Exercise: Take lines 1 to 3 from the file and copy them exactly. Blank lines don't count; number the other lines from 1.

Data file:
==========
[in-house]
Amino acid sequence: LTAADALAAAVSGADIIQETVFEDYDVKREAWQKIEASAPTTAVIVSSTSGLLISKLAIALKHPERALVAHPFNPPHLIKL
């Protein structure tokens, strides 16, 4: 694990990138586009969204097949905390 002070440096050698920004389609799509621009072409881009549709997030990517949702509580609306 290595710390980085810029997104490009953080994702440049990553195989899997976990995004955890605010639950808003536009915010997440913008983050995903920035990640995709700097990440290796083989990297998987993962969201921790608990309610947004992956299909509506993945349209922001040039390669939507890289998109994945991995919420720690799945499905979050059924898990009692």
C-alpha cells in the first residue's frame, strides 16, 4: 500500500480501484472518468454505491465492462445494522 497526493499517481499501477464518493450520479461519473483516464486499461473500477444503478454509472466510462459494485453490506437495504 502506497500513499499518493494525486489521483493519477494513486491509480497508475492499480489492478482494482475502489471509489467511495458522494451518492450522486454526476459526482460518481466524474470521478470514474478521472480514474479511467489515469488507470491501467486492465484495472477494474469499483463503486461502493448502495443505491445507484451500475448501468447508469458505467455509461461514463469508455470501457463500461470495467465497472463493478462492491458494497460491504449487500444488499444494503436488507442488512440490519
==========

[in-house]
Amino acid sequence: LTAADALAAAVSGADIIQETVFEDYDVKREAWQKIEASAPTTAVIVSSTSGLLISKLAIALKHPERALVAHPFNPPHLIKL
């Protein structure tokens, strides 16, 4: 694990990138586009969204097949905390 002070440096050698920004389609799509621009072409881009549709997030990517949702509580609306 290595710390980085810029997104490009953080994702440049990553195989899997976990995004955890605010639950808003536009915010997440913008983050995903920035990640995709700097990440290796083989990297998987993962969201921790608990309610947004992956299909509506993945349209922001040039390669939507890289998109994945991995919420720690799945499905979050059924898990009692």